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Peaches in Winter
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Peaches in Winter
A Novella by Alice Roelke
Genre: Sweet Romance
Cover Designer: Winterheart Designs
Betty wanted nothing more than to be a secretary, to forget the past and a fiancé who jilted her. But sexual harassment from her boss left her jobless, struggling to survive in the big city. A new job with grumpy author Jake Watterson is the second chance she needs.
Unfortunately, she starts out on the wrong foot: talking too much and bringing the police round by her ignorance of city life. But all the same, he accepts her, and she can’t help liking him. He’s smart, handsome, and such a kind man underneath that gruff exterior. He talks to her like she’s a real person, not just a pretty face.
Warmth and attraction grow between the two main characters in this ‘sweet’ or ‘traditional’ romance set in the 1950s. Betty and Jake both have wounds on their hearts, but somehow, being near each other thaws the winter in their lives and heals their pain.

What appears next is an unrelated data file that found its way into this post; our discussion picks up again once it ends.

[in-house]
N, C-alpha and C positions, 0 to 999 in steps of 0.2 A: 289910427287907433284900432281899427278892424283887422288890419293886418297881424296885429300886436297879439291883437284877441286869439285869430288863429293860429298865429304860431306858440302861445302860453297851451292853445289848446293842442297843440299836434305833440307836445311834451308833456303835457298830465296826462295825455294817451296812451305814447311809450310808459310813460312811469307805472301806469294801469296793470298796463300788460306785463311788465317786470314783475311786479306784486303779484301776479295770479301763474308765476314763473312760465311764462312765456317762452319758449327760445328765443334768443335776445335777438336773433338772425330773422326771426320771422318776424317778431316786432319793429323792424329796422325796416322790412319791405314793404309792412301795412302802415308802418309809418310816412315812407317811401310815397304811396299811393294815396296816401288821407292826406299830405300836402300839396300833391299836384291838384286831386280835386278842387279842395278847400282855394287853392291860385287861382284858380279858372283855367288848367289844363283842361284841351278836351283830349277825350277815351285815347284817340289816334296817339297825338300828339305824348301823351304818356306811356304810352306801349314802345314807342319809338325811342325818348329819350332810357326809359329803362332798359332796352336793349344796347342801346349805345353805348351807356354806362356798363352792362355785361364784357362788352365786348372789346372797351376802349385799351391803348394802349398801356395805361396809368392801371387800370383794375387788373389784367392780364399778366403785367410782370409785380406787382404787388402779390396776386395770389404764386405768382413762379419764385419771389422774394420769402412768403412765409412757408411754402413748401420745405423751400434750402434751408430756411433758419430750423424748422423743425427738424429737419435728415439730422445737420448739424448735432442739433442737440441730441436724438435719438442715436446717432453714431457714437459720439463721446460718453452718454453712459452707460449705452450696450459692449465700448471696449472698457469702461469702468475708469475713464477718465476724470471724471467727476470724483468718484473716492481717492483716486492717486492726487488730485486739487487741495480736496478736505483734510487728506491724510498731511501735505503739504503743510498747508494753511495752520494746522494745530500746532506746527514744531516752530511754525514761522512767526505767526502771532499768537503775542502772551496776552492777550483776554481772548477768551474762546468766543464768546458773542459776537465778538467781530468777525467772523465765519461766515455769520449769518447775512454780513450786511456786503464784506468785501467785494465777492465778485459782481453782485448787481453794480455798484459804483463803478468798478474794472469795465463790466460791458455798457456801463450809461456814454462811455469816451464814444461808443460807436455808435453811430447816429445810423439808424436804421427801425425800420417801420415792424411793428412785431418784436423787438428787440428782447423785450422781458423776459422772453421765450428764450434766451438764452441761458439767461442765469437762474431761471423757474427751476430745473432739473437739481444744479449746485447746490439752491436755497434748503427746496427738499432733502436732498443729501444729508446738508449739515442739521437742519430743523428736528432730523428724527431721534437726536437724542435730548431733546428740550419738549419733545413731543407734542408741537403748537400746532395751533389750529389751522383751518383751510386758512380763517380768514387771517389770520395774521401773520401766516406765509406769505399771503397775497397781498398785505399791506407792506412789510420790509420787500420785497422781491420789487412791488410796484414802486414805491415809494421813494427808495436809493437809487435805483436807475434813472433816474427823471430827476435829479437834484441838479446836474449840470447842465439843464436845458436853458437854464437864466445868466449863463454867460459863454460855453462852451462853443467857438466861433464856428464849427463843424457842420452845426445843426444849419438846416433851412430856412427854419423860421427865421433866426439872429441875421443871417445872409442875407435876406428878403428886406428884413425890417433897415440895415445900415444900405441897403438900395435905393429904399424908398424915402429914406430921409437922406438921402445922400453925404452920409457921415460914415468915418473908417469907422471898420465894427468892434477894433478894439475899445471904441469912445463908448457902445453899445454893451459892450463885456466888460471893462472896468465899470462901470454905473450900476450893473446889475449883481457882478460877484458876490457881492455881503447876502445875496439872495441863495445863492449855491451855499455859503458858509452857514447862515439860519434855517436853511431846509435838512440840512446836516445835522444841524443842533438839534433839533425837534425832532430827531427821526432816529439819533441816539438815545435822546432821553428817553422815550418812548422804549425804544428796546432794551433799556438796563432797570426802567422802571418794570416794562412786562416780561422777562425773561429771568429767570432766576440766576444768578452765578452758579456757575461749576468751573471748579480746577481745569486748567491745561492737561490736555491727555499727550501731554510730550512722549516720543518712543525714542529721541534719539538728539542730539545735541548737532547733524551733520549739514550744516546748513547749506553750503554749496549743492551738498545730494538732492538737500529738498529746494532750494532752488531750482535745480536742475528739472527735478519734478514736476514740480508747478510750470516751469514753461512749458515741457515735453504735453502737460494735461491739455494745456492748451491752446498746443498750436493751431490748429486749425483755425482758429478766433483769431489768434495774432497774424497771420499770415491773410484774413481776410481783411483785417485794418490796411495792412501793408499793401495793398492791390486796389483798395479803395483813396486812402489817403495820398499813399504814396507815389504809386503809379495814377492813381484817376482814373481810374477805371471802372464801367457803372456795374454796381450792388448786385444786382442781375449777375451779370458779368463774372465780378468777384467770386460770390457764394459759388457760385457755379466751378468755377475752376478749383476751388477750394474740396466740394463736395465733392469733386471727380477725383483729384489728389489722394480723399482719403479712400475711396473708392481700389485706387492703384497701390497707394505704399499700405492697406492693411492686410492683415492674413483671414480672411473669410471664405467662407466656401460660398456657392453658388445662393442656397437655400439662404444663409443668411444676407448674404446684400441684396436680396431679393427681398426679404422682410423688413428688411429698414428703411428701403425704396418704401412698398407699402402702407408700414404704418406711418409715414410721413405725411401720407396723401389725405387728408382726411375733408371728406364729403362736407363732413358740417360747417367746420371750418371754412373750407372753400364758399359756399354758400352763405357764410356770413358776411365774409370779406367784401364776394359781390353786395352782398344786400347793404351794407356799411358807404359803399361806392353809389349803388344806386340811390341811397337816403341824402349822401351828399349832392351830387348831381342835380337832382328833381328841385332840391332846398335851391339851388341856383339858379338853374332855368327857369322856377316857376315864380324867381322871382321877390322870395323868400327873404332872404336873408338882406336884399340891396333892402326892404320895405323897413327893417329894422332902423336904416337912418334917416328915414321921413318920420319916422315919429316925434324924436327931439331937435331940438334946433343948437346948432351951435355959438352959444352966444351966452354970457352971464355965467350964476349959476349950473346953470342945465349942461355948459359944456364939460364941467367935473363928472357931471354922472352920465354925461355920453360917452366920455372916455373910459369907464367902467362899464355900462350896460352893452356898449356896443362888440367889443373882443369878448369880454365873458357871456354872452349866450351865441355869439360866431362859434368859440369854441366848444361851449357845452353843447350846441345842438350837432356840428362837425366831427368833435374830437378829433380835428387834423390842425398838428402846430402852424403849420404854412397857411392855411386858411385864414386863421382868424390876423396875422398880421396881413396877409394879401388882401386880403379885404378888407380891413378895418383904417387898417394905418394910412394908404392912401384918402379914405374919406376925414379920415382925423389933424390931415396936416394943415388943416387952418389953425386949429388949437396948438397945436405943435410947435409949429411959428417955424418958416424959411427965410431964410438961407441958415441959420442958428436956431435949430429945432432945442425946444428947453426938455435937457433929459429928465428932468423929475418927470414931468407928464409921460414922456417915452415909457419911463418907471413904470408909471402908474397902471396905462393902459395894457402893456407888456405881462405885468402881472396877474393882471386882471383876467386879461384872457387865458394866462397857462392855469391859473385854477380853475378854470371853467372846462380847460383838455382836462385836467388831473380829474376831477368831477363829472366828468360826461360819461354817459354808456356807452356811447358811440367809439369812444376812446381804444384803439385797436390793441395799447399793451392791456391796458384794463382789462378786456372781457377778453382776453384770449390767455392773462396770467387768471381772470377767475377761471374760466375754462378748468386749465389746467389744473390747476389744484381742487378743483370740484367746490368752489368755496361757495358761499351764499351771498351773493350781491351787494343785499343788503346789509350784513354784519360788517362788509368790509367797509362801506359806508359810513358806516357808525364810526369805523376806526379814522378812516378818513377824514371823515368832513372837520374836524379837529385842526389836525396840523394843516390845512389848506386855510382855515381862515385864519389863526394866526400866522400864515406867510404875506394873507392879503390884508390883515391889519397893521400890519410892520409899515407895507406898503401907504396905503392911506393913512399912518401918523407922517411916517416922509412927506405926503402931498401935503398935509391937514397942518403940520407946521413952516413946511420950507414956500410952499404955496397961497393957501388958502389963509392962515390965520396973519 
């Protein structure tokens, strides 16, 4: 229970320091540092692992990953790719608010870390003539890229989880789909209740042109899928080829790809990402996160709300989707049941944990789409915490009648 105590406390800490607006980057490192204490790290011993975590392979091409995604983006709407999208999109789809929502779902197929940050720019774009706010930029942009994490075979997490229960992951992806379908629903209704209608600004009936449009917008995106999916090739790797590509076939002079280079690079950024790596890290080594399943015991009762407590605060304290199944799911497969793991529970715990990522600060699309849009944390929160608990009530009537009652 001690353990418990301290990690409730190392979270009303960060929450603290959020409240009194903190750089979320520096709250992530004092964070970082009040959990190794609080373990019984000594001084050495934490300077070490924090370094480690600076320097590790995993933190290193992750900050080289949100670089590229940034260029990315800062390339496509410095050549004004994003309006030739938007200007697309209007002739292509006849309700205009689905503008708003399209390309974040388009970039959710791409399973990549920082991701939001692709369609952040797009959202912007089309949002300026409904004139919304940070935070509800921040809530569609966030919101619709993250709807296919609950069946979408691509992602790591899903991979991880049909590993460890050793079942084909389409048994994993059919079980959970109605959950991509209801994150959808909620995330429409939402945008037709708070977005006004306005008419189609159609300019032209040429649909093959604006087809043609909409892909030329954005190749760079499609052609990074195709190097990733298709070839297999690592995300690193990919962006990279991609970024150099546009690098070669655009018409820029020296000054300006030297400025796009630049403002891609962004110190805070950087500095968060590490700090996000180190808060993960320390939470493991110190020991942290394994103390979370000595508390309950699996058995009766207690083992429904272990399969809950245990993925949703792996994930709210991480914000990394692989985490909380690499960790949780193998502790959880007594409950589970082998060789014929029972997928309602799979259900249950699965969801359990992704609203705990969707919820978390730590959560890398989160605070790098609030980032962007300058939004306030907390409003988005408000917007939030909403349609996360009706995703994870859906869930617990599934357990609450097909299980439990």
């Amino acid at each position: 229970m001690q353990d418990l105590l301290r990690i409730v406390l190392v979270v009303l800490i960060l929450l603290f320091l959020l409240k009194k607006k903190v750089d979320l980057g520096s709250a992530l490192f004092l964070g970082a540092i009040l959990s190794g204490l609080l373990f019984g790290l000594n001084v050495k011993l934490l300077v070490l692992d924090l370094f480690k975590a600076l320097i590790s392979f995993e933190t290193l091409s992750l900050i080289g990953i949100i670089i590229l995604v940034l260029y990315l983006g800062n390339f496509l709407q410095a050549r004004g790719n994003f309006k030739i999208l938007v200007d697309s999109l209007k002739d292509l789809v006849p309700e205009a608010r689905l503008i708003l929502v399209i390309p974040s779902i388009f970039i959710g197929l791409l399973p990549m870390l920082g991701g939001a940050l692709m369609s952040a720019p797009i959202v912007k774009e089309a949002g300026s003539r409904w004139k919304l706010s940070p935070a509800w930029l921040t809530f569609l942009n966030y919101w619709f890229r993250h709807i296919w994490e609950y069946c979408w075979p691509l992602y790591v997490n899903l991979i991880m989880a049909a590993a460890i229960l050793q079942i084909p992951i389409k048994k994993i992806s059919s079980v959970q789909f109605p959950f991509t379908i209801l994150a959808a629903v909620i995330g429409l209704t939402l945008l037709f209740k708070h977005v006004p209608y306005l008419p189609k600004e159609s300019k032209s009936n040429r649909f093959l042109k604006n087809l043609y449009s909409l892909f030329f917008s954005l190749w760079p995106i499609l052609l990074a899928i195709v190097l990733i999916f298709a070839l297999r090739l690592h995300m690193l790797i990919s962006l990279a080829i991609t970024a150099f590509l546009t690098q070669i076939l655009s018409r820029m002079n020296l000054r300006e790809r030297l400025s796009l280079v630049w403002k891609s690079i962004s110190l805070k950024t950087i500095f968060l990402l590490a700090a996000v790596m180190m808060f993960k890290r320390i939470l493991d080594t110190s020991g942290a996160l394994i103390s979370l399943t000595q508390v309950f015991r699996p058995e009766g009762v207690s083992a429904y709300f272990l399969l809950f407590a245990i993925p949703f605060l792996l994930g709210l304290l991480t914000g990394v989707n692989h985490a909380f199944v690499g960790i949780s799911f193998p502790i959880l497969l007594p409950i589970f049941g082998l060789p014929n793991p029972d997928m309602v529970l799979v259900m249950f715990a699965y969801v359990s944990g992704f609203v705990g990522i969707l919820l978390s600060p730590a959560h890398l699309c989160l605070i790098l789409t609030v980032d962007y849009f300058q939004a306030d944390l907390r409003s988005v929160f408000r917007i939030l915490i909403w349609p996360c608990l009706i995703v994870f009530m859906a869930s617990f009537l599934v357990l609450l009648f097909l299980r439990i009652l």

Betty is convinced that Jake could never look at her as anything but a secretary—and not even a very good one. Jake’s certain he’s too damaged and could never be good enough for the sweet and beautiful farm girl who’s entered his world, talking about life on the peach farm and baking him the most delicious things. But he’s falling hard for her.
Jake’s friend and publisher gets into the mix when he sees how beautiful Betty is and decides to start flirting with her, to Betty’s shy consternation and Jake’s jealous irritation.
Then Betty’s fiancé who jilted her shows up on her doorstep, hat in hand…
Betty Ann faced the secretary pool’s main desk. She wore her best flower-print dress—her only store-bought one. “Please, Miss Johnson, I’ll work really hard. I won’t lose my next job, I promise! It really wasn’t my fault I lost the first one. You’ve got to believe me.”